Department seeks views on proposals to cut legislation on Noise Abatement Zones, which are used by local authorities to tackle high noise levels, writes Michael Holder
Defra is seeking views on proposals to abolish Noise Abatement Zones (NAZ) as part of the Governmentâ€™s drive to save money and cut unnecessary legislation.
NAZs were set up as part of the Control of Pollution Act 1974 as a way for local authorities to tackle high noise levels in specific areas.
However, as part of the Governmentâ€™s â€˜Red Tape Challengeâ€™ campaign to reduce bureaucracy, Defra is proposing to repeal sections 63 to 67 of the Act because few local authorities have made use of the NAZ legislation.
The proposals are to abolish all existing NAZs and prevent new ones being established.
A total of 86 NAZs have been established since the Act was passed, but Defra said the only two remaining NAZs in active use in the country are looked after by Solihull Metropolitan borough council and Newcastle city council.
According to Defra, only five of the 86 NAZs established have been revoked. The remaining 79 â€“ including three in Wales but none in Scotland â€“ are not being enforced and are considered inactive.
Defraâ€™s consultation document states: â€œNAZs were introduced to prevent deterioration in environmental noise levels and to achieve reductions in noise levels wherever practicable. They were intended to provide a means to control creeping background sound levels and to tackle unacceptable noise environments resulting from multiple sources of noise. However, establishing and maintaining NAZs has proved onerous for local authorities.â€
In a statement accompanying the consultation document, Defra said: â€œThe powers have been little used since they were introduced nearly 40 years ago and we believe only two Noise Abatement Zones are currently in active use, both covering a single premises.
â€œAs part of the Governmentâ€™s Red Tape Challenge, weÂ are reviewing unnecessary legislation and our analysis suggests that repealing the relevant sections of the Control of Pollution Act 1974 would save local authorities time and money, as they would not have to formally revoke any Noise Abatement Zones that are no longer in use. Few local authorities are affected, so the savings are relatively small but repeal may also benefit premises covered by these â€˜inactiveâ€™ Noise Abatement Zones, as abolishing them would remove any confusion over their status.â€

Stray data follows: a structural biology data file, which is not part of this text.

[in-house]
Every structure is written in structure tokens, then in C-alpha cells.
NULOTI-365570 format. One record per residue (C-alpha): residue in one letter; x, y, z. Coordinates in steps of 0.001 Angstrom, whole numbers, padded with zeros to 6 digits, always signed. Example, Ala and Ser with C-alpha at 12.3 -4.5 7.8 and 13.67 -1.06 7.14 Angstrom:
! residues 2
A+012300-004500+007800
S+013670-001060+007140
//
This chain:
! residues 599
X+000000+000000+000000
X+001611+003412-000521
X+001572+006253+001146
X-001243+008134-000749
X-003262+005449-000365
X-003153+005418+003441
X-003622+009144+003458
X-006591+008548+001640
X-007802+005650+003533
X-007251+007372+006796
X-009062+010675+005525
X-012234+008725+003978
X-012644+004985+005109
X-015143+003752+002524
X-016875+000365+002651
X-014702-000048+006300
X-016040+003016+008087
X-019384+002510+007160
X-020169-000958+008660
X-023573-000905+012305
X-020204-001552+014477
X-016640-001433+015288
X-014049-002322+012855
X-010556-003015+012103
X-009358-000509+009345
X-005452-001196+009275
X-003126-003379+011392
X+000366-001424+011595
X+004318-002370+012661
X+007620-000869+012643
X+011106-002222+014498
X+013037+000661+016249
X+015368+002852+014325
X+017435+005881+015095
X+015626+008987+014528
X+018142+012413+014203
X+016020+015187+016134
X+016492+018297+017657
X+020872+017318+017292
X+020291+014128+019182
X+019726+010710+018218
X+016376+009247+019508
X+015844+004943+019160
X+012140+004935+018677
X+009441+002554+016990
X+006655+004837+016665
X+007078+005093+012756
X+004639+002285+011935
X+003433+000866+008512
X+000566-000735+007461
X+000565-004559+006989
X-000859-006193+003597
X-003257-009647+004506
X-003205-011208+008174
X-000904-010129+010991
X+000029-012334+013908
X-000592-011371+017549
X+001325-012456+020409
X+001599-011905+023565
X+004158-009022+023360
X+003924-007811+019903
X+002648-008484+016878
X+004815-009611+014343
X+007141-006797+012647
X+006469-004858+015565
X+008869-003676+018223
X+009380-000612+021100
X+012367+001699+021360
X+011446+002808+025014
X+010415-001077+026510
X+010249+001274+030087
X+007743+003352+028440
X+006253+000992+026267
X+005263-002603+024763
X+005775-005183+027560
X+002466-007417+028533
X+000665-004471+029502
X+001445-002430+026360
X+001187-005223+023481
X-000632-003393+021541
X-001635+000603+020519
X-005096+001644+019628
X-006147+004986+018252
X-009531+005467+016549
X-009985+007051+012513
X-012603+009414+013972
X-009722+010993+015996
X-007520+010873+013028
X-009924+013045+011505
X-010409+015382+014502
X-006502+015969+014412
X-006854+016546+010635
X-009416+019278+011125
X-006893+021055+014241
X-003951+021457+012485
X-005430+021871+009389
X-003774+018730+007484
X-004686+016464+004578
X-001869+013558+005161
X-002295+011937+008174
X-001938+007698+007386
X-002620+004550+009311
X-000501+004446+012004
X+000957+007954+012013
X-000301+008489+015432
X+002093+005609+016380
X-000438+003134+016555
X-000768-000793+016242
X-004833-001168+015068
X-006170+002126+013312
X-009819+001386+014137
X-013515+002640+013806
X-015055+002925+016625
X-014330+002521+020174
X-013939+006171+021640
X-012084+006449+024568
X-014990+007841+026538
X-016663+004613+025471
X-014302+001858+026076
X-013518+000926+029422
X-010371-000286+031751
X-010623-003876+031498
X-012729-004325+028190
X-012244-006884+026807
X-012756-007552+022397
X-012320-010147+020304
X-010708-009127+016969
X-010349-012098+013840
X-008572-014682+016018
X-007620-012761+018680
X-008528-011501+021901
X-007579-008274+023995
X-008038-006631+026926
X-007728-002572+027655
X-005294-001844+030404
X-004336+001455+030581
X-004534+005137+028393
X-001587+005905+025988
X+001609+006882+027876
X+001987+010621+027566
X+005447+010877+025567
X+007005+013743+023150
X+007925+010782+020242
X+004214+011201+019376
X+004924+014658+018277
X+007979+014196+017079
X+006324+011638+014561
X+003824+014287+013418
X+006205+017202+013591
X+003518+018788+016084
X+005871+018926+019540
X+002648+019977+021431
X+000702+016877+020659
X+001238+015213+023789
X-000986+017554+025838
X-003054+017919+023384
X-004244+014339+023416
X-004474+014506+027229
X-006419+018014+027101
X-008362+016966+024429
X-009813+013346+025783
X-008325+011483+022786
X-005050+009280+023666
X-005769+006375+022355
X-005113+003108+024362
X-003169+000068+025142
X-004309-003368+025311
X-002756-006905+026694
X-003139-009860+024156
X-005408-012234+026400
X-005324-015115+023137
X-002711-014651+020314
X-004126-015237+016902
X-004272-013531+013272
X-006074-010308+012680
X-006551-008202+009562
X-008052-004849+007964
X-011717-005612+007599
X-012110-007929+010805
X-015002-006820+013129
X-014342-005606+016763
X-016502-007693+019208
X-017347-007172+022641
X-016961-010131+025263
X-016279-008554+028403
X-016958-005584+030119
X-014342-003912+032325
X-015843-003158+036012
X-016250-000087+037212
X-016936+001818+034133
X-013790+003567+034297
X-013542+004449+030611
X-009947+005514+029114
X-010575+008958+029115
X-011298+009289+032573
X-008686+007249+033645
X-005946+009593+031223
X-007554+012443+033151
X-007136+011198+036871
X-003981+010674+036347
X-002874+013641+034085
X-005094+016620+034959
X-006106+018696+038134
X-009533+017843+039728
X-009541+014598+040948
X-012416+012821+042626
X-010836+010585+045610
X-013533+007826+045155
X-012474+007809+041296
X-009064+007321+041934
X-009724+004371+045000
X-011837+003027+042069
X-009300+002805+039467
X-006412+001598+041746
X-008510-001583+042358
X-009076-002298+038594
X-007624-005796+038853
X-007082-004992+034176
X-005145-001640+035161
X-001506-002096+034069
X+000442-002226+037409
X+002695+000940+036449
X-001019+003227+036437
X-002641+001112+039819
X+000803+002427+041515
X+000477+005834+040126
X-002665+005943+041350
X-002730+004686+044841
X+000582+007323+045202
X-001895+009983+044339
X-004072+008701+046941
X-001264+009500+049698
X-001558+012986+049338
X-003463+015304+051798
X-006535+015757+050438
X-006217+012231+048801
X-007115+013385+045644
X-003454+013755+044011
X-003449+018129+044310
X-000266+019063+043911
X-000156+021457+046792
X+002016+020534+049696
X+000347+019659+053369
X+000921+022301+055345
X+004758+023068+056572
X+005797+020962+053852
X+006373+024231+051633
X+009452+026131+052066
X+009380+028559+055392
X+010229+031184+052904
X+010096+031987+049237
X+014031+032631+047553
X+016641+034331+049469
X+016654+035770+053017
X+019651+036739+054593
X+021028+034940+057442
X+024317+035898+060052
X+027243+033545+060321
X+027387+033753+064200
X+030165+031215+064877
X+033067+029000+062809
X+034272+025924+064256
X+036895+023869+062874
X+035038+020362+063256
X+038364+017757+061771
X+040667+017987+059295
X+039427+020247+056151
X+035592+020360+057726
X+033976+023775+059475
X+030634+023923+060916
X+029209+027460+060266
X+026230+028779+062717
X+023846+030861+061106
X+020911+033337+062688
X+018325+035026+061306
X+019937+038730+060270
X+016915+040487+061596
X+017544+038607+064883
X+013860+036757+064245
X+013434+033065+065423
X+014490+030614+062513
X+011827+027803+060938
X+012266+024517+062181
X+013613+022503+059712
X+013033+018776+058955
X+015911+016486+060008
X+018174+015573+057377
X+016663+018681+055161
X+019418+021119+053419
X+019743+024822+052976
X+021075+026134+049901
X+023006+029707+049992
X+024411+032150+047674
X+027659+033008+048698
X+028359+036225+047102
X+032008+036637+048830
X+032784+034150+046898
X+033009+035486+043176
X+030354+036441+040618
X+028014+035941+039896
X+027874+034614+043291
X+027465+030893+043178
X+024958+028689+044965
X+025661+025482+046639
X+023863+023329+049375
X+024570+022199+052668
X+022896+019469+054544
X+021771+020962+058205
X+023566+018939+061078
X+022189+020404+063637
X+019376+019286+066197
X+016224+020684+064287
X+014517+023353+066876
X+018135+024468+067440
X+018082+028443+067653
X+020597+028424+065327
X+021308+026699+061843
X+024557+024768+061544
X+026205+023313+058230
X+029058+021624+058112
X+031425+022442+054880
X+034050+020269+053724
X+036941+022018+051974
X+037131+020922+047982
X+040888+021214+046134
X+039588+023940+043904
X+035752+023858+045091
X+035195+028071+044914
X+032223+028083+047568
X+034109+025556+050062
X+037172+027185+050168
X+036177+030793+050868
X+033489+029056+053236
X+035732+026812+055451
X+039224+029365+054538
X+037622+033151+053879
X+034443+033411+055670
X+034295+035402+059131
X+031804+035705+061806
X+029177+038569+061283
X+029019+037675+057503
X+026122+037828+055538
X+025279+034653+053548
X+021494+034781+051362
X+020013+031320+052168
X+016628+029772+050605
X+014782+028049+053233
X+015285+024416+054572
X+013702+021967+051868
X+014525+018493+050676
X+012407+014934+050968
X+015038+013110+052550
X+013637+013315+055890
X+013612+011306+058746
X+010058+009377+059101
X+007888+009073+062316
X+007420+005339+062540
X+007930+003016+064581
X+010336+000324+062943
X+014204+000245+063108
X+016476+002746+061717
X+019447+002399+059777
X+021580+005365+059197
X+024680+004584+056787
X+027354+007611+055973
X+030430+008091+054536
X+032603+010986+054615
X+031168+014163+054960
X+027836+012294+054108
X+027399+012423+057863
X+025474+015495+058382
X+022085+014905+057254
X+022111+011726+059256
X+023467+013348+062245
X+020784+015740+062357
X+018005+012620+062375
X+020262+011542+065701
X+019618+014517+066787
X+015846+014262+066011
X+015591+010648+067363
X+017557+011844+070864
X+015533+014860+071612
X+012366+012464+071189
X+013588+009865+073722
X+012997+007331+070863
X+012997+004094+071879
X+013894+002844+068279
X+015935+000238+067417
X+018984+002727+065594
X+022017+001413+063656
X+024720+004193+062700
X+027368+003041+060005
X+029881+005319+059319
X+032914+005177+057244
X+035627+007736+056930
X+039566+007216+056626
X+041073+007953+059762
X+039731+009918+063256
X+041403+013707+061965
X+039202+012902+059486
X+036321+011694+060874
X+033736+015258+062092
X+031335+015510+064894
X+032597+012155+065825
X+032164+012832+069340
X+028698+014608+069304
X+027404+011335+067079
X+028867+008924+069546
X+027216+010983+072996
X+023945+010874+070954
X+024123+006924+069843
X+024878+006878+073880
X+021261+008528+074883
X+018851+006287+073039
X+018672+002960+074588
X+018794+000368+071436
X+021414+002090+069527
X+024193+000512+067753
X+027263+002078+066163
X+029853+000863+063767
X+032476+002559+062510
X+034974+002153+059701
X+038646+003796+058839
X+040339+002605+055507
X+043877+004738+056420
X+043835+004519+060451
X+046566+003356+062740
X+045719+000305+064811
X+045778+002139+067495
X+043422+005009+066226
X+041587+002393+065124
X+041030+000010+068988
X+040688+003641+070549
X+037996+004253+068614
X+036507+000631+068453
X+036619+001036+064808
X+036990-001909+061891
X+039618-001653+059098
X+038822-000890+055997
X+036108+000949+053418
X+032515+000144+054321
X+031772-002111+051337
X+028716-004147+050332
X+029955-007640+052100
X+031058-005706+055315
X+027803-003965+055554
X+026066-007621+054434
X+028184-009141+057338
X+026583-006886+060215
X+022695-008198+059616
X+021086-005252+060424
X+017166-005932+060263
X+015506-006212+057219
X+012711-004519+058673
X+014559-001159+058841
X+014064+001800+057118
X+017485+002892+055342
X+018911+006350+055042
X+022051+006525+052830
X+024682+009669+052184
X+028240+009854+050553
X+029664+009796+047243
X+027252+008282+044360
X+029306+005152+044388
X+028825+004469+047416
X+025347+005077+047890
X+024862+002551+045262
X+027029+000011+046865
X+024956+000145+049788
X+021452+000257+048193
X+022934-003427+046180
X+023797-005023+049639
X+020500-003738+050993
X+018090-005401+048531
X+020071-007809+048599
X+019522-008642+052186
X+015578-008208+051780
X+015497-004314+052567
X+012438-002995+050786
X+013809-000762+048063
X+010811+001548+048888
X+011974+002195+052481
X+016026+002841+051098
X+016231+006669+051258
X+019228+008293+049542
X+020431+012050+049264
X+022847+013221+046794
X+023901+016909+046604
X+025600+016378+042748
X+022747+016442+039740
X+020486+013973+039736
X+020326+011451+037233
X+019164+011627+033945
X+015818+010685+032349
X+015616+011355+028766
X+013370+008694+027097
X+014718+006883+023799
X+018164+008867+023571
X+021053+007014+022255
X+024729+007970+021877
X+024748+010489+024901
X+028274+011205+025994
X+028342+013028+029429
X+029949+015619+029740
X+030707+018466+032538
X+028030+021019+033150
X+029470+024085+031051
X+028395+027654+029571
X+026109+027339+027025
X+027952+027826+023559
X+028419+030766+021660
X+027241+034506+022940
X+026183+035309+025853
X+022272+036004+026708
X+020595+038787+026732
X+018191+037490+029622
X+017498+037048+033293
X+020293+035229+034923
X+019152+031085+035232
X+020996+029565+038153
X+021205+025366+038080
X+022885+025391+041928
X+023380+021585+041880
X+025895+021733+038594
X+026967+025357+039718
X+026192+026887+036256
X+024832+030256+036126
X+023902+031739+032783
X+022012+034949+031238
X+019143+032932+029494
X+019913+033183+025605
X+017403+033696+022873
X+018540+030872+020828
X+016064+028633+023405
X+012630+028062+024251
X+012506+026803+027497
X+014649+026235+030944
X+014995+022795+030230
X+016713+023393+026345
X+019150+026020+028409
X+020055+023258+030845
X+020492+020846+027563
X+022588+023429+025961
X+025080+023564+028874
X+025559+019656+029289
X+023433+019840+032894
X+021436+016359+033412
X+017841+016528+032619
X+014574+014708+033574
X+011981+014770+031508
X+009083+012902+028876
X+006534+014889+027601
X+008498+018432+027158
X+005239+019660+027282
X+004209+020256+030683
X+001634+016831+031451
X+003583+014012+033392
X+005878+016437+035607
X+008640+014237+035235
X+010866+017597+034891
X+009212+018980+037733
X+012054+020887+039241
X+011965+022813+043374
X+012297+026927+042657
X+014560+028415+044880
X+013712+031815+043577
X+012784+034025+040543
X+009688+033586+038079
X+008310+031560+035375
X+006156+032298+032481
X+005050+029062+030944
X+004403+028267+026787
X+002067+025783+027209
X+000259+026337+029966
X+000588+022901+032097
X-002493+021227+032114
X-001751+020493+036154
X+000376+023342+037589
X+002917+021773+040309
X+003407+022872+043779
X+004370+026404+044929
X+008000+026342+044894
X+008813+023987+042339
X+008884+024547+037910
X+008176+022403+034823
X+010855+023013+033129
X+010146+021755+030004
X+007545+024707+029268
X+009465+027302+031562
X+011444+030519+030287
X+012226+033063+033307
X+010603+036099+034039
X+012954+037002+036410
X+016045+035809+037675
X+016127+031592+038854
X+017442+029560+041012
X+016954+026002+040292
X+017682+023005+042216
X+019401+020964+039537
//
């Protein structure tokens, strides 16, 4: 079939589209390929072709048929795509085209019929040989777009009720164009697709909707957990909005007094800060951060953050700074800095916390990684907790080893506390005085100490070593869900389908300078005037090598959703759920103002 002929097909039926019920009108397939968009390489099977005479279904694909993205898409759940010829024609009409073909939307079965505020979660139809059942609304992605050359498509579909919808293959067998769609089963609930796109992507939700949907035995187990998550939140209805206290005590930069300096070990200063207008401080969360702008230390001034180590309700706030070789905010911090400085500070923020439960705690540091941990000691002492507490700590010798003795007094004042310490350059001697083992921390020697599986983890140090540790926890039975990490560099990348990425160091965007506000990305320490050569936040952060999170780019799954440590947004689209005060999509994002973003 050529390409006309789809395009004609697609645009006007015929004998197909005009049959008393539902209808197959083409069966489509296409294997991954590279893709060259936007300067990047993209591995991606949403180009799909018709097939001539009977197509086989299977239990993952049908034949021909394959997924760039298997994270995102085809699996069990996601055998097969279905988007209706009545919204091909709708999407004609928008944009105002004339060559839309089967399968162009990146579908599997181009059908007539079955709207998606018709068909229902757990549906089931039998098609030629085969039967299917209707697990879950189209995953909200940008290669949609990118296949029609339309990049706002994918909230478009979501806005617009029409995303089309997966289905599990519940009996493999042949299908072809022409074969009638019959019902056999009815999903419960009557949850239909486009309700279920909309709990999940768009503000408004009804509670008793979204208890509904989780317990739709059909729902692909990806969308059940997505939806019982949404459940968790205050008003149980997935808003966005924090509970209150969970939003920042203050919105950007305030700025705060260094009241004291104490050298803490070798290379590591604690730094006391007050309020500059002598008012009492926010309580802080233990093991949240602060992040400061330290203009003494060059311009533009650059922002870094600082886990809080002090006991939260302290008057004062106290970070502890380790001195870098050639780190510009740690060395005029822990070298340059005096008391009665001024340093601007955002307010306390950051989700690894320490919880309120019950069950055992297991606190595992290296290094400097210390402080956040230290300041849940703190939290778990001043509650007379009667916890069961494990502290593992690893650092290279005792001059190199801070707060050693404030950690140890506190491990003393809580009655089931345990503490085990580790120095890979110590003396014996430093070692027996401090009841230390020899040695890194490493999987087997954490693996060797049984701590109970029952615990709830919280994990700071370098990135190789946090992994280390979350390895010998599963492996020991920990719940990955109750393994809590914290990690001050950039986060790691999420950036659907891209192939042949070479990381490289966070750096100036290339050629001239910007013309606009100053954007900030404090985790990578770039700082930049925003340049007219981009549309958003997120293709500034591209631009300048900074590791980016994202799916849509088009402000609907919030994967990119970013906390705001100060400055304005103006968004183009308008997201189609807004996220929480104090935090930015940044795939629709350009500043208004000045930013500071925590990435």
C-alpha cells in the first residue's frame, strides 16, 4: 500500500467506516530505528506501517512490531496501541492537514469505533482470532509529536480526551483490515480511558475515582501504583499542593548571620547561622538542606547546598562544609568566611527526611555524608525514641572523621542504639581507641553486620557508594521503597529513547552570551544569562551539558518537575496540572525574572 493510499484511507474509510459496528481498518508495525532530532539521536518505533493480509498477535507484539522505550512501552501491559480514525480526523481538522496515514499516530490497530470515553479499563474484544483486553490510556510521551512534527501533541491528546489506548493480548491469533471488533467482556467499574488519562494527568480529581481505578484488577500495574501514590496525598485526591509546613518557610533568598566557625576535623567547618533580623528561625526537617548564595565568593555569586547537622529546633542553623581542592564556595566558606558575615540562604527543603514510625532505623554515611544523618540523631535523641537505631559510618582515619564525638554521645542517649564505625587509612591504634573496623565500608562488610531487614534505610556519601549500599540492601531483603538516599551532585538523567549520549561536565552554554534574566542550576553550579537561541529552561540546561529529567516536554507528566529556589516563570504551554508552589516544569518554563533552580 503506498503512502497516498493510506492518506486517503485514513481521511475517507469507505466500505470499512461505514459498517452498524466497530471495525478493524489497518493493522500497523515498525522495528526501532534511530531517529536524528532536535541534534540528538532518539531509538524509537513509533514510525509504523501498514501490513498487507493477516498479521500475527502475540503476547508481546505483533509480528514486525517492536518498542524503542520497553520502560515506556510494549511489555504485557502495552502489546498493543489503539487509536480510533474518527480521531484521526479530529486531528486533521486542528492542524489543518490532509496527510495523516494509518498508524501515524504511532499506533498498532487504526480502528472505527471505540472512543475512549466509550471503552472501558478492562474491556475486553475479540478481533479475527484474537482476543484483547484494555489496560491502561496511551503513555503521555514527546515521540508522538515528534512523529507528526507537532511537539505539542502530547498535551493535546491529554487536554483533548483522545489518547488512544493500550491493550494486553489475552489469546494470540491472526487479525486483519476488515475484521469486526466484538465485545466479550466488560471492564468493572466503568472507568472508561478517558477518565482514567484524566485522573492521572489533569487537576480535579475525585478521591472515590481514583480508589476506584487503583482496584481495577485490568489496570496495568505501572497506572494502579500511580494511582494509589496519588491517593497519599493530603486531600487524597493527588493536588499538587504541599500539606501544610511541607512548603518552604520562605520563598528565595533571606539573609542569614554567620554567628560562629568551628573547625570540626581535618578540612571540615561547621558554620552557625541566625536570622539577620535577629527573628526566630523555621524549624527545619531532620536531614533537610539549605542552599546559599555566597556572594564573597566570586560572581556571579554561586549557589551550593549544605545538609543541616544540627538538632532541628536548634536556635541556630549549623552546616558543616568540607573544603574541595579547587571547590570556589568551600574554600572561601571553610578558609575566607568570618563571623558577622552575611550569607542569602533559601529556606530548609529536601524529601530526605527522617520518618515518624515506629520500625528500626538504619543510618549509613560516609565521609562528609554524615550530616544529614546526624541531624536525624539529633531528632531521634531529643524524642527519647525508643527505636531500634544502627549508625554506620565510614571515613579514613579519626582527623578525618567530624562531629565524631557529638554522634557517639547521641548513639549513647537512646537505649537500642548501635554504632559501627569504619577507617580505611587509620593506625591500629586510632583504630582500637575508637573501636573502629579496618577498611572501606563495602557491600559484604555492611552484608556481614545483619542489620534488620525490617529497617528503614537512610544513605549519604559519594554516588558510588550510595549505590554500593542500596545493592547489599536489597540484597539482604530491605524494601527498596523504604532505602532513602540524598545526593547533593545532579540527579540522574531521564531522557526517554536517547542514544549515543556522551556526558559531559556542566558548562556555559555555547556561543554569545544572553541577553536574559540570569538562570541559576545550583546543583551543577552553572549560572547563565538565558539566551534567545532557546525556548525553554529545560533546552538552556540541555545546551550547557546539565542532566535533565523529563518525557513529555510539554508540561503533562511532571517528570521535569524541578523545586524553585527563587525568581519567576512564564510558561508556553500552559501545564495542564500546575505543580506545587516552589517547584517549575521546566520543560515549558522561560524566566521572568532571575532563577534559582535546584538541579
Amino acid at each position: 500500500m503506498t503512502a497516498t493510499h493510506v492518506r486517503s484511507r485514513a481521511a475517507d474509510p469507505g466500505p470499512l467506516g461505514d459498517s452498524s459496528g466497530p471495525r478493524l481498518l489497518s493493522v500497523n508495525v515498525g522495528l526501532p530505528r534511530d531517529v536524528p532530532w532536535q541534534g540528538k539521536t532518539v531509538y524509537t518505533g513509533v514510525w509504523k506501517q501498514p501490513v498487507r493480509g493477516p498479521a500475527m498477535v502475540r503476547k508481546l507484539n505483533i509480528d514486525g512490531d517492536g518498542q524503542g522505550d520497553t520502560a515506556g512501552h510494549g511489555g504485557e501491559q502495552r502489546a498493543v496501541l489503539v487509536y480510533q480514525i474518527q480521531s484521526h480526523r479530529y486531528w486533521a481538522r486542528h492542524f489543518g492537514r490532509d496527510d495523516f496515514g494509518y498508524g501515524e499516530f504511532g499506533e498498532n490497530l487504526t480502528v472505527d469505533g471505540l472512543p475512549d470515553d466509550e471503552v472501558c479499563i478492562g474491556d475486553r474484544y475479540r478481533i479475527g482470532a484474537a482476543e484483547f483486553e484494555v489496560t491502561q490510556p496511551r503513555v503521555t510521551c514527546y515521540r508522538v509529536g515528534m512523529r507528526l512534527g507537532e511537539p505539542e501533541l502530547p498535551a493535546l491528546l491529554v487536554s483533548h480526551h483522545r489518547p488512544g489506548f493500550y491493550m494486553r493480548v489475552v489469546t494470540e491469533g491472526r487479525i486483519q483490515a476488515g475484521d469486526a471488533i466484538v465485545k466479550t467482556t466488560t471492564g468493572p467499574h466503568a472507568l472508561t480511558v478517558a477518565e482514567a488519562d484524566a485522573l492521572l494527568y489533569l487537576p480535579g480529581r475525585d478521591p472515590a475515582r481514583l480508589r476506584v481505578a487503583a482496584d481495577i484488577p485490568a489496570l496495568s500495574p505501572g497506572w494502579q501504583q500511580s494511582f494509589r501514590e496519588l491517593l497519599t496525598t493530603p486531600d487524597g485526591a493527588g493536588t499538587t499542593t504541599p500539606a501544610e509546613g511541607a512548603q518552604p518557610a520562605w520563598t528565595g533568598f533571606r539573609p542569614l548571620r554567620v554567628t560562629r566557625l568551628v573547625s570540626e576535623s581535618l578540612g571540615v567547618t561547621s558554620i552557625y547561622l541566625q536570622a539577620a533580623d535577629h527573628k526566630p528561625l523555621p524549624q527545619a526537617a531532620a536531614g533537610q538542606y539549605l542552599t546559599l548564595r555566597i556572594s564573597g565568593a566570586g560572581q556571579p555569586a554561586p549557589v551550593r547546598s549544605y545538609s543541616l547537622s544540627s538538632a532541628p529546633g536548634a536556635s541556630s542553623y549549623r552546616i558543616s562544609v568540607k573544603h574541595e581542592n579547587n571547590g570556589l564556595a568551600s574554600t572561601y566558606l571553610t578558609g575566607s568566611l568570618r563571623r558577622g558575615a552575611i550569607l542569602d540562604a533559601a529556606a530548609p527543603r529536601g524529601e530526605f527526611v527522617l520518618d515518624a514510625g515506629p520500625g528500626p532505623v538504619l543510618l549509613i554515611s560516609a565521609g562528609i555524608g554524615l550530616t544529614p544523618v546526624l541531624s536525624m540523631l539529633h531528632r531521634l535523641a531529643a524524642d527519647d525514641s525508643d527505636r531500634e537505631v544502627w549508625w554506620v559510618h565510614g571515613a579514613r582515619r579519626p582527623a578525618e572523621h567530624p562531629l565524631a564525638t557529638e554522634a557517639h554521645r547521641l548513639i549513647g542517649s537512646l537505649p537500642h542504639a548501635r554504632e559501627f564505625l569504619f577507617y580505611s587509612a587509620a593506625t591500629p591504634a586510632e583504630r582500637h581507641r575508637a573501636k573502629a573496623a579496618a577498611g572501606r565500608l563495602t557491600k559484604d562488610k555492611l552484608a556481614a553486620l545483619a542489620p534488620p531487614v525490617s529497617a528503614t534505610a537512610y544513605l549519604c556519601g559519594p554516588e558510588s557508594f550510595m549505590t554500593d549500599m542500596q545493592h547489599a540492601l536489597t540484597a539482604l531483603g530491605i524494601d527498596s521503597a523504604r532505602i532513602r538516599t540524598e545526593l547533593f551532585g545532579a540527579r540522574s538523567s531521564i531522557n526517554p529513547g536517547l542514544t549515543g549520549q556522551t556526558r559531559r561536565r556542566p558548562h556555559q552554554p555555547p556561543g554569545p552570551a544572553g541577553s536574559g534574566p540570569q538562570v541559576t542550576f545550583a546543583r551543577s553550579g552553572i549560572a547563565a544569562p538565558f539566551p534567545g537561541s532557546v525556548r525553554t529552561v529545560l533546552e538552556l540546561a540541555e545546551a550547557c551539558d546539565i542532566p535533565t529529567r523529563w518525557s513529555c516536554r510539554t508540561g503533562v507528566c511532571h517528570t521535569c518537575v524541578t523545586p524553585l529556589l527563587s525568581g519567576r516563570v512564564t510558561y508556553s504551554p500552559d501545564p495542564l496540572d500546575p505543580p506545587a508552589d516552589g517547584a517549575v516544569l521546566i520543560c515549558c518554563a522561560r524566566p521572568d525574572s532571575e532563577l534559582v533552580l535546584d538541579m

John Stewart, chair of the UK Noise Association (UKNA), said he thought abolishing NAZs would make â€œlittle differenceâ€ to noise reduction because they were so rarely used or enforced.
Londoner Mr Stewart, who is also chair of the Heathrow Association for the Control of Aircraft Noise (HACAN), said the UKNA would be giving its views on the issue to Defra, commenting: â€œIn response to the consultation we will say that it is more important to introduce policy that cut noise generally â€“ such as lower speeds limits â€“ than concentrate on specific areas.â€
Mr Stewart said: â€œTo be honest, I suspect getting rid of Noise Abatement Zones will make little difference in practice.Â The concept of Noise Abatement Zones has value but, since few local authorities have made use of them, they have only themselves to blame when they are taken away.â€
He added: â€œIt would be incredibly ironic if local authorities start objecting to NAZ abolishment after not having made any use of them before. My own view is that many local authorities havenâ€™t seen noise as a pressing problem. Only two NAZs have been set up â€“ only two local authorities have used them in the country.â€
Mr Stewart, who lives in London, continued: â€œIncreasingly, noise from traffic and other places has not been on the agenda. We have seen pedestrian zones, cycle lanes and other similar schemes put in place, but these havenâ€™t done enough to address the problem with noise. I donâ€™t think local authorities have really thought through how to deal with noise.â€
The Control of Pollution Act 1974 gave local authorities the power to establish NAZs in designated areas where high levels of noise are reported as a problem.
A notice is served by the local authority to premises in the NAZ creating high levels of noise and the owner of the premises is given a specific time limit in which to take appropriate action to reduce levels.
Noise levels are then monitored and premises within these zones are required to meet noise limits stipulated by the local authority.
If noise emitted from any premises exceeds stipulated limits in a NAZ, the person responsible shall be guilty of an offence under the Act and given a limited fine by magistratesâ€™ court.
The consultation will run from 7 December 2012 until 14 January 2013. More information on the consultation can be found on the Defra website here.